EDINBURG — Hidalgo County commissioners will issue a proclamation Tuesday opposing the addition of a citizenship question to the U.S. Census form as they consider joining other cities and states in a lawsuit against the federal government.
As the state’s seventh most populated county, Hidalgo County stands to lose tens of millions of dollars if the large immigrant community here does not count itself in the 2020 Census. The question, coupled with anti-immigrant rhetoric, would deter many living in South Texas from filling out the form, the proclamation states.
“First of all, they are not required (to ask),” Hidalgo County Judge Ramon Garcia said about the federal government. “The U.S. Constitution mandates that all people living (be counted). It doesn’t say all citizens. It says all people.”
Hidalgo County has long been undercounted and therefore underserved because of it. After the 2000 Census 18 years ago, county leaders sued the U.S. Department of Commerce, which oversees the Census, and were able to get an additional 2 percent adjustment in population, according to Monitor archives.
In 2010, the county again hired attorneys to dispute the count and were able to reach a resolution in administrative hearings, Garcia said, though he couldn’t recall specific details about the issue.
For every person not counted, the region loses out on about $15,700 over a 10-year span, Garcia said. If ten thousand people are not counted, it would equal to a net loss of about $157 million over a decade.
“There’s going to be a lot of people that perhaps are going to be concerned about giving any government agency information about themselves or their families,” Garcia said. “And as a result, they’re not going to be counted and they’re not going to be included in the formula the government uses and relies on to distribute entitlement funds.”
Entitlement funds are distributed based on population, and those monies are crucial when it comes to funding programs such as Headstart, Medicaid, Medicare, Children’s Health Insurance Program (CHIP), and even school lunch programs, Garcia said. It also impacts how much funding the area receives for transportation, housing and other essential needs.
“Our county will be one of the counties that will be severely impacted if they start asking citizenship questions on the U.S. Census,” he said. “All those programs depend on entitlement funds and they’re the ones that are going to be severely impacted.”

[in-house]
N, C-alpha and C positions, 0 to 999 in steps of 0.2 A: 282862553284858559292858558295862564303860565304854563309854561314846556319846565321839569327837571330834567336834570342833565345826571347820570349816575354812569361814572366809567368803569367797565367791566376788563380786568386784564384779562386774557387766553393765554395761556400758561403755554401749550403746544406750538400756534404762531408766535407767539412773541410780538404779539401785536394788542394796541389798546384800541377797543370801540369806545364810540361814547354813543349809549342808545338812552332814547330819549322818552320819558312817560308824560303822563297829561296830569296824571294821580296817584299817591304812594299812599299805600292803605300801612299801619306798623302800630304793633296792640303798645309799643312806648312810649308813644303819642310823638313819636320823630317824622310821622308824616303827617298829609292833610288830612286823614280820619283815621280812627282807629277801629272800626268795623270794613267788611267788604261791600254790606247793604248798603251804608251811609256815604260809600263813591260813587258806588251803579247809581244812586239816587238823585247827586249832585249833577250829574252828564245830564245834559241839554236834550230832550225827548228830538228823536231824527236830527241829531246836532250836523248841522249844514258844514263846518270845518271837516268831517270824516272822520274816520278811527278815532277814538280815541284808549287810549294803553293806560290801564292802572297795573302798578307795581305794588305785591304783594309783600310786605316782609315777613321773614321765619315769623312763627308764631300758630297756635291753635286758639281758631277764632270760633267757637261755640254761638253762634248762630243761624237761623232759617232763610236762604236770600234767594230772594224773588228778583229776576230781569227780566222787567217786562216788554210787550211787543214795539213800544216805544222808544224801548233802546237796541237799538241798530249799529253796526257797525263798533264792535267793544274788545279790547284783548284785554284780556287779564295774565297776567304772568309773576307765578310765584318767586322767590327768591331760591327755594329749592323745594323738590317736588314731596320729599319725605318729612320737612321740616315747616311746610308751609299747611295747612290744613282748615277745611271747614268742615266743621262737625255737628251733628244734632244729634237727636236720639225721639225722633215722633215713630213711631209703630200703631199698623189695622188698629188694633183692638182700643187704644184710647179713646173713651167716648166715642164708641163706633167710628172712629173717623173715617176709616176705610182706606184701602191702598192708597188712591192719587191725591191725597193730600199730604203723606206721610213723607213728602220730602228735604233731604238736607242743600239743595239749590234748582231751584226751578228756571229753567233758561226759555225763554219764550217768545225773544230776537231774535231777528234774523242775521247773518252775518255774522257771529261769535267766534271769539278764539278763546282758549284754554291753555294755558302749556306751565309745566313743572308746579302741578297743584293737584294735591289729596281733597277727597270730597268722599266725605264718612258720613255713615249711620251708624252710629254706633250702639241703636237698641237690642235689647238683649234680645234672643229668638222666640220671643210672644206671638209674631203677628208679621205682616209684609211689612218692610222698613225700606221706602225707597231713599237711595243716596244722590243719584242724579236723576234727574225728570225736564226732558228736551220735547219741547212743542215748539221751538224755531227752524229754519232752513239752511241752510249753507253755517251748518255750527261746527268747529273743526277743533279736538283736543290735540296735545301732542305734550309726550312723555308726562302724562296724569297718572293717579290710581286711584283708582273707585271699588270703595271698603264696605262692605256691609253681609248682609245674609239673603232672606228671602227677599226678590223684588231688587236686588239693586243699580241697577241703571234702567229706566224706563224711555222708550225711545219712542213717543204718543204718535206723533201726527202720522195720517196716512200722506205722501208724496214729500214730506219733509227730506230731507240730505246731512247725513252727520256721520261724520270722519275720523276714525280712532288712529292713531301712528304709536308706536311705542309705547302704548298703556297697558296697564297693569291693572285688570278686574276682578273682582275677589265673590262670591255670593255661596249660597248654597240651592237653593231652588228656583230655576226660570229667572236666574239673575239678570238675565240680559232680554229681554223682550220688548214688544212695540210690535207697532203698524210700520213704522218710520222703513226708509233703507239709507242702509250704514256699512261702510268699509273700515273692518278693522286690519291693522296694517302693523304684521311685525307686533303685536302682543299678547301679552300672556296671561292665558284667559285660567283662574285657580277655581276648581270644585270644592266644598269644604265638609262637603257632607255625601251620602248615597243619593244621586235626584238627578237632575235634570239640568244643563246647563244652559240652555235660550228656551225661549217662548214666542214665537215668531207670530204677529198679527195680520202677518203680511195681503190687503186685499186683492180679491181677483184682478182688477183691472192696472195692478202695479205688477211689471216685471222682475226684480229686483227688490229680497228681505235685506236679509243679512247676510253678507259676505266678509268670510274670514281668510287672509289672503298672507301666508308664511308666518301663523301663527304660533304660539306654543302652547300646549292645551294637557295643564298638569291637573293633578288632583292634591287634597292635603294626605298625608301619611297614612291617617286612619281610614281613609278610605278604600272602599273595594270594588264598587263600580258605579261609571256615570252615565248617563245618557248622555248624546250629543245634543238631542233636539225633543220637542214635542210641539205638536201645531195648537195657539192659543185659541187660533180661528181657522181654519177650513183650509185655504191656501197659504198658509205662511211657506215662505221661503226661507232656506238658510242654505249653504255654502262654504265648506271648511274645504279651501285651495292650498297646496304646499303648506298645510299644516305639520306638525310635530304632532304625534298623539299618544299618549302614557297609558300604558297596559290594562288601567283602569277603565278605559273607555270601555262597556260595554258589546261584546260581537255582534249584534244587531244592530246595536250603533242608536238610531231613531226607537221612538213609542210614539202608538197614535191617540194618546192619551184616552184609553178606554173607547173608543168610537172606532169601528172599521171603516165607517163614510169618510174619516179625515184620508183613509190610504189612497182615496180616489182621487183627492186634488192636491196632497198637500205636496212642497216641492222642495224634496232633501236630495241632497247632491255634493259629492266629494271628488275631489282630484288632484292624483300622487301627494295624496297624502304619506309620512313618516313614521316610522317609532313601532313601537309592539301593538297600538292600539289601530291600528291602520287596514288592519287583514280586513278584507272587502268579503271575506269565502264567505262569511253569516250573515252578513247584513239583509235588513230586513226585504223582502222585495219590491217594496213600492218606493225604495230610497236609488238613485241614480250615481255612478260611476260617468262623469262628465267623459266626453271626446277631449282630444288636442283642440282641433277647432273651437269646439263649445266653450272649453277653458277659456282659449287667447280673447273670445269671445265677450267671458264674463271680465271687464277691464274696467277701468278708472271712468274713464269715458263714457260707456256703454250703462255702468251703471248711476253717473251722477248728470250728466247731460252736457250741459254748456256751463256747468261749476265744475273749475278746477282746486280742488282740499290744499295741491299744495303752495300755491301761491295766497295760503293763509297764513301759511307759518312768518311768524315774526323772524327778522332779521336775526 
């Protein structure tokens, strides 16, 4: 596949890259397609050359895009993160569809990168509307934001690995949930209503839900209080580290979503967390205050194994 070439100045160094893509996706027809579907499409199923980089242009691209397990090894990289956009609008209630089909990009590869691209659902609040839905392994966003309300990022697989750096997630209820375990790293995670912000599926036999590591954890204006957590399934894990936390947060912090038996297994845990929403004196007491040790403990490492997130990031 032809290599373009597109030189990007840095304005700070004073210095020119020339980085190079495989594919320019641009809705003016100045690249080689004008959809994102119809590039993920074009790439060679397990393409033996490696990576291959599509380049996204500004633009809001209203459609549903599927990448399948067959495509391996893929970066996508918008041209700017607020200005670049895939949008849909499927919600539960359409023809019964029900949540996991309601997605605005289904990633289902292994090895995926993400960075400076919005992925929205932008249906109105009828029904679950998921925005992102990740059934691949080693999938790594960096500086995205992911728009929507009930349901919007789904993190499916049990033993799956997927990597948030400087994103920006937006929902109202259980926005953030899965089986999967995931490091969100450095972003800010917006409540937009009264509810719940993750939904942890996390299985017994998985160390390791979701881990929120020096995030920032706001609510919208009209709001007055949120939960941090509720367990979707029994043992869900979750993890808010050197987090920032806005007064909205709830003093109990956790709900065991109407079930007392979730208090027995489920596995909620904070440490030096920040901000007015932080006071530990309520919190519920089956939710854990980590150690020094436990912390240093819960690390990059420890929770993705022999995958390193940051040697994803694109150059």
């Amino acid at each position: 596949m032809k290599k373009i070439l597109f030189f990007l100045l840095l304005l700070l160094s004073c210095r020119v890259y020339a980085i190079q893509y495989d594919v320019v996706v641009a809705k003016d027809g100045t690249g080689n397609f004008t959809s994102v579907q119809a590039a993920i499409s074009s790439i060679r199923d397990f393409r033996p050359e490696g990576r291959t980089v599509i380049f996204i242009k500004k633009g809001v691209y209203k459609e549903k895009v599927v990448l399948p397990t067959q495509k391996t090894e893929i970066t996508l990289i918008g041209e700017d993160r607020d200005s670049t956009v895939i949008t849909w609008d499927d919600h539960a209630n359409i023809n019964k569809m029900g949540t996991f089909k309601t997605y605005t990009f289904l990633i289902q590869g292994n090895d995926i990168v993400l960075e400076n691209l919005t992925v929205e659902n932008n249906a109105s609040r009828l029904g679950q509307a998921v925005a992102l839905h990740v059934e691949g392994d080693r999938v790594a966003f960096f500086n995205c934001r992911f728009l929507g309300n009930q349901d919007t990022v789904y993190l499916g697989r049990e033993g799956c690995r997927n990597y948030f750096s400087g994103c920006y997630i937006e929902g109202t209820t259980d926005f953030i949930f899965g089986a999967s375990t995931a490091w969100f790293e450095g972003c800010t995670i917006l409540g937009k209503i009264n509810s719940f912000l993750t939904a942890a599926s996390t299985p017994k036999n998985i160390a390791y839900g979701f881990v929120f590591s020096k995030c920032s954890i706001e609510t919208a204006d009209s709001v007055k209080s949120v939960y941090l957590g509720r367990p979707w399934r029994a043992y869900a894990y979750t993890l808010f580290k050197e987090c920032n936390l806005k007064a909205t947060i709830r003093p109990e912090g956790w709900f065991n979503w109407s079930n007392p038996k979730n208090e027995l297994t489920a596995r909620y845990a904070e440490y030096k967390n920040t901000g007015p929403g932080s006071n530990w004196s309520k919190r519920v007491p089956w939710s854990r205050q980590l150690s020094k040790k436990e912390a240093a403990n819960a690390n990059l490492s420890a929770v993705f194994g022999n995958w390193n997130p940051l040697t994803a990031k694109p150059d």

Hidalgo County faces other challenges that have previously proven detrimental to the accuracy of the decennial headcount, including an inability to reach residents living in colonias. Monitor archives indicate large areas of the county were not counted in 2010.
“I know that was a big issue last time around and they refused to send people in there and knock door-to-door,” Garcia said. “And they wanted to get people’s addresses, and people don’t really have specific physical addresses (in colonias). They have general post office numbers…. They were not being counted because of their method of identifying their residence.”
Language barriers were also reportedly part of the problem almost a decade ago, with several areas of the county receiving forms in Chinese and Vietnamese, according to Monitor archives.
“During the last census we were confident we were severely undercounted by 80,000 to 100,000,” said Garcia, who was also the county judge at the time.
Ten years ago, the Census estimated Hidalgo County’s population at 774,000 — up 205,000 people from the 2000 Census.
Garcia expects the county to easily reach the one-million mark this time around.
“We’re very close, and we ought to get there this year,” he said.
And while the county is facing a seemingly uphill battle, there is at least one thing going for it, Garcia said, highlighting the successful push to open a Census area office in McAllen. Previously, the region relied on a regional office in San Antonio for direction.
“That will go a long way toward making sure we are properly counted,” Garcia said.
The county also formed a committee comprised of a majority of cities and school districts in Hidalgo County to oversee the effort.
“We need to make sure our area is properly counted and we get our fair share of the monies we are entitled to based on the number of people that live in our area,” Garcia said.
Commissioners want to put up a “strong effort” for the upcoming count, and they are considering joining 17 other states and a handful of cities in a lawsuit against the federal government for its inclusion of the citizenship question.
“If we’re going to get involved in litigation, now is the time to do it,” the county judge said. “It’s more difficult after the count is made and the numbers are accepted by the government.”